By Dan Portnov
Not busy enough with impeachment in the run up to the holidays, the U.S. House of Representatives on December 5 passed a bipartisan bill to prohibit insider trading. The Insider Trading Prohibition Act passed by a vote of 410 to 13 and now awaits a Senate vote and then, if passed, a review by the President.
This is not the first time that Congress has sought to explicitly ban insider trading by statute. The bill still has a long way to go before it becomes law, but it does attempt to offer clarity to a body of law that has caused much hand-wringing from the defense bar over the past few years.
So, what does this bill say, and what would it mean to future insider trading prosecutions?
Insider Trading, A Very Brief History
Insider trading is not and has never been prohibited by statute. The Securities and Exchange Commission has its own standards for when insider trading is illegal and will bring civil or administrative enforcement actions against traders citing violations of Rule 10b-5 (promulgated under the Securities Exchange Act of 1934), in addition to violations other sections and rules. Where the insider trading conduct is flagrant and intentional, the local U.S. Attorney’s Office will get involved to prosecute the accused entities.
The first rule against insider trading was established by the Supreme Court in the 1909 case Strong v. Repide which stated that a director of a company must either disclose inside information or abstain from trading on it. However, SCOTUS did not address who would constitute an “insider.”
The first modern case involving insider trading was Chiarella v. United States where the Supreme Court held that there must be a confidential relationship, or fiduciary duty, between a defendant and the company about which confidential or nonpublic information is known.
The Present State of Insider Trading
There are two general theories of insider trading, the classical theory and the misappropriation theory. The classical theory posits that a Rule 10b-5 violation occurs when a corporate insider purchases or sells securities on the basis of material, nonpublic information. Corporate insiders may include non-officers or employees, including attorneys, accountants or consultants. The misappropriation theory holds that a party who trades on wrongfully obtained (e.g. stolen or hacked) information is liable for misappropriating that information.
Three recent cases have shown the evolution of insider trading jurisprudence while identifying the need for a consistent theory of culpability. First, in December 2014 the Second Circuit (home to a majority of insider trading prosecutions) ruled in United States v. Newman that it is not enough for the government to prove that a tippee (recipient of information) knew that an insider disclosed confidential information. Rather, the tippee must know that the insider disclosed that information for a benefit, i.e. something of value.
The Supreme Court weighed in two years later, in December 2016, in Salman v. United States. The Salman decision essentially pared back Newman, holding that giving a tip to a friend or relative, or someone with whom you had a “meaningfully close personal relationship,” without receiving anything in return, would still violate Rule 10b-5 if the tippee traded on the information. Thus, the warm and fuzzy feelings of doing your friend or relative a solid would effectively count as a benefit.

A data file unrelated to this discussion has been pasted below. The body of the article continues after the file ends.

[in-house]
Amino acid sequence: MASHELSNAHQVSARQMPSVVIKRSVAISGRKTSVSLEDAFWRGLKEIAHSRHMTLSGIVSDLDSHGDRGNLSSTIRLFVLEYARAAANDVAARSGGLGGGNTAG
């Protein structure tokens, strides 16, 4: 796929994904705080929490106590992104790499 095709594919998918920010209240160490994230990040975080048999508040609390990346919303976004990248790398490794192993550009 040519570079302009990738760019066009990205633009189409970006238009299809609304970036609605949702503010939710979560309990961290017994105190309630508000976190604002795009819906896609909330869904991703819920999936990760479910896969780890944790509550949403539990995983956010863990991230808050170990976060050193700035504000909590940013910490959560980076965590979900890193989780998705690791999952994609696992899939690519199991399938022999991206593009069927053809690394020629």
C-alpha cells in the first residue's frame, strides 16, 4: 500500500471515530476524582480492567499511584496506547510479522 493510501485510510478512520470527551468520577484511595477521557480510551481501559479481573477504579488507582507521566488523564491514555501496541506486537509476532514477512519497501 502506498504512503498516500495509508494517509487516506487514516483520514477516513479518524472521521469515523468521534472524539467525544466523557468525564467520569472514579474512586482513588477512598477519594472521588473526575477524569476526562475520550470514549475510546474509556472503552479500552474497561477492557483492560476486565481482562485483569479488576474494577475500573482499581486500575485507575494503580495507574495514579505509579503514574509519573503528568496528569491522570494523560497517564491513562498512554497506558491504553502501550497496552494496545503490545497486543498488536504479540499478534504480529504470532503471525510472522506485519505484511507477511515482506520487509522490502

2017 brought Mathew Martoma’s appeal of his conviction to the Second Circuit. There, the court read Newman and Salman to obviate the need to prove a close relationship between tipper and tippee. It held that the government need only show enough to allow a jury to infer that the tipper only intended to benefit the tippee. Consequently, satisfying burdens of proof for the SEC and DOJ in insider trading cases has become easier.
The Current Bill and Its Impact
The Insider Trading Prohibition Act (ITPA), introduced by Congressmen Jim Himes (D-CT), contains several key provisions. The bill:
- Prohibits trading on “wrongfully obtained” material nonpublic information.
- Defines “wrongful” as obtained through “ “theft, bribery, misrepresentation or espionage, a violation of any federal law protecting computer data or the intellectual property or privacy of computer users, conversion, misappropriation or other unauthorized and deceptive taking of such information, or a breach of any fiduciary duty or any other personal or other relationship of trust and confidence.”
- Prohibits a person who wrongfully obtains material, nonpublic information to share that information when it is reasonably foreseeable that the tippee likely to trade on that information.
- Holds a tippee culpable so long as they were “aware, or recklessly disregarded, that the information was wrongfully obtained or communicated” (removing Newman’s knowledge of a tipper’s benefit requirement).
- Grants the SEC the right to exempt any person or transaction from liability.
If signed into law—a big “if” given lack of signaled bipartisan support in the Senate—the ITPA would shift focus on the source of inside information and the trader’s awareness of that source. Circumstantial evidence, such as concealment of communications might go further to proving the element of “wrongfully obtained.” And proving benefit to the tipper, the original Newman holding, would be unnecessary to find culpability (it would, however, help in proving damages and penalties).
Thus, the ITPA would fit with the current trend—the Martoma decision—of relaxing the burden of proof for criminal and civil enforcement of insider trading. But would the ITPA signal a sea change in insider trading prosecutions? The answer is: unlikely.
 The Supreme Court declined to hear the government’s appeal from the Second Circuit in Newman.